A prediction of hematoma expansion in hemorrhagic patients using a novel dual-modal machine learning strategy

Xinpeng Cheng, Wei Zhang, Menglu Wu, Nan Jiang, Zhenni Guo, Xinyi Leng, Jianing Song, Hang Jin, Xin Sun, Fuliang Zhang, Jing Qin, Xiuli Yan, Zhenyu Cai, Ying Luo, Yi Yang, Jia Liu

Research output: Journal article publicationJournal articleAcademic researchpeer-review

5 Citations (Scopus)


Objective. Hematoma expansion is closely associated with adverse functional outcomes in patients with intracerebral hemorrhage (ICH). Prediction of hematoma expansion would therefore be of great clinical significance. We therefore attempted to predict hematoma expansion using a dual-modal machine learning (ML) strategy which combines information from non-contrast computed tomography (NCCT) images and multiple clinical variables. Approach. We retrospectively identified 140 ICH patients (57 with hematoma expansion) with 5616 NCCT images of hematoma (2635 with hematoma expansion) and 10 clinical variables. The dual-modal ML strategy consists of two steps. The first step is to derive a mono-modal predictor from a deep convolutional neural network using solely NCCT images. The second step is to achieve a dual-modal predictor by combining the mono-modal predictor with 10 clinical variables to predict hematoma growth using a multi-layer perception network. Main results. For the mono-modal predictor, the best performance was merely 69.5% in accuracy with solely the NCCT images, whereas the dual-modal predictor could boost the accuracy greatly to be 86.5% by combining clinical variables. Significance. To our knowledge, this is the best performance from using ML to predict hematoma expansion. It could be potentially useful as a screening tool for high-risk patients with ICH, though further clinical tests would be necessary to show its performance on a larger cohort of patients.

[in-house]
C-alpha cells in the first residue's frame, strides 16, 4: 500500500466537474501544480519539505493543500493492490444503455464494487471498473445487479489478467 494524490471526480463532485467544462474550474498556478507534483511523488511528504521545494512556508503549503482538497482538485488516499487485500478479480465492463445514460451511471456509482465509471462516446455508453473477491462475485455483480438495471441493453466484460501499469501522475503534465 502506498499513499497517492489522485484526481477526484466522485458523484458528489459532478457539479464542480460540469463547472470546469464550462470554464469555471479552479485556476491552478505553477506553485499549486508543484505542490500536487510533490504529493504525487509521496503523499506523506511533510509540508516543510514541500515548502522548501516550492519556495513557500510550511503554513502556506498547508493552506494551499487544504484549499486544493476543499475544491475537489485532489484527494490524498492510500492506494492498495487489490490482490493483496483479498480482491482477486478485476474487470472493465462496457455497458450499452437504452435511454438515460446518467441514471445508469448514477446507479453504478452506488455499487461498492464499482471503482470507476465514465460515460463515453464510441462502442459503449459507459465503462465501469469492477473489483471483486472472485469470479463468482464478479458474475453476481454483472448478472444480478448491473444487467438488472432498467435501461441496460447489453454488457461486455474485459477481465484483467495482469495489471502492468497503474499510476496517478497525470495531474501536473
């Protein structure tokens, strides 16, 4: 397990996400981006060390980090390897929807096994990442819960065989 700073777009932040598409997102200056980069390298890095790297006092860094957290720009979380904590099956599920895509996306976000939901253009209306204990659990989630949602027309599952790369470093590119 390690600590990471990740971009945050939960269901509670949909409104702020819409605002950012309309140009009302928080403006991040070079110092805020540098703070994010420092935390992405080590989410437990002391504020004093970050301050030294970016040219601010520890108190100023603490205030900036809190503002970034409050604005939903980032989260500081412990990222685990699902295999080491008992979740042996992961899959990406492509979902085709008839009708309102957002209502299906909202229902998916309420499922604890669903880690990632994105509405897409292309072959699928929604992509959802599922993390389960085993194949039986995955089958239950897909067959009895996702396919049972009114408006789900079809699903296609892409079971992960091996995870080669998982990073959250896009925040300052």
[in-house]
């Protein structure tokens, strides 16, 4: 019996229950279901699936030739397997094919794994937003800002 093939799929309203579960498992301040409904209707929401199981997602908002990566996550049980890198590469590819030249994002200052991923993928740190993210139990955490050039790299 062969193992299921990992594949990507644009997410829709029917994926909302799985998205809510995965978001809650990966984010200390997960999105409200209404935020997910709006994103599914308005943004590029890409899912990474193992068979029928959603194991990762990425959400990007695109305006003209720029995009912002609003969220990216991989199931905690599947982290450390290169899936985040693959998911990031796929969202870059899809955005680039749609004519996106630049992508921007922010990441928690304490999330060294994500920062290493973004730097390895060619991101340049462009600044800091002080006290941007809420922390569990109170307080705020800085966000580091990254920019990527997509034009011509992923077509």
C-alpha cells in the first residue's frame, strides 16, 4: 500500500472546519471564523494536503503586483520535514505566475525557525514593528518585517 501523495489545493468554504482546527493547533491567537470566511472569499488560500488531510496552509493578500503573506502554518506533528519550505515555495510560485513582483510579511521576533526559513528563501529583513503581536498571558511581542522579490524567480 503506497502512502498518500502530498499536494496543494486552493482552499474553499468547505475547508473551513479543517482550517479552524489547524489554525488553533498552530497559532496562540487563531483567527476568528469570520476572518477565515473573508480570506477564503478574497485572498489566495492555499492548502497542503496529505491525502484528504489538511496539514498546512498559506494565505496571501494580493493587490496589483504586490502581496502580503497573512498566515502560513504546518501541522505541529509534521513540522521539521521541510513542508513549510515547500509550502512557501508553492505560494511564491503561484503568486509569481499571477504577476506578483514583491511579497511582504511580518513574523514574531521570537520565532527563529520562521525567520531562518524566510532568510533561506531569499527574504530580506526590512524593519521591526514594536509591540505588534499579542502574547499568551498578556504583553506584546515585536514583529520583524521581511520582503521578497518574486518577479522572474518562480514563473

Original languageEnglish
Article number074005
JournalPhysiological Measurement
Issue number7
Publication statusPublished - Jul 2021


  • Computed tomography
  • Hematoma
  • Intracerebral hemorrhage
  • Machine learning
  • Prediction

ASJC Scopus subject areas

  • Biophysics
  • Physiology
  • Biomedical Engineering
  • Physiology (medical)


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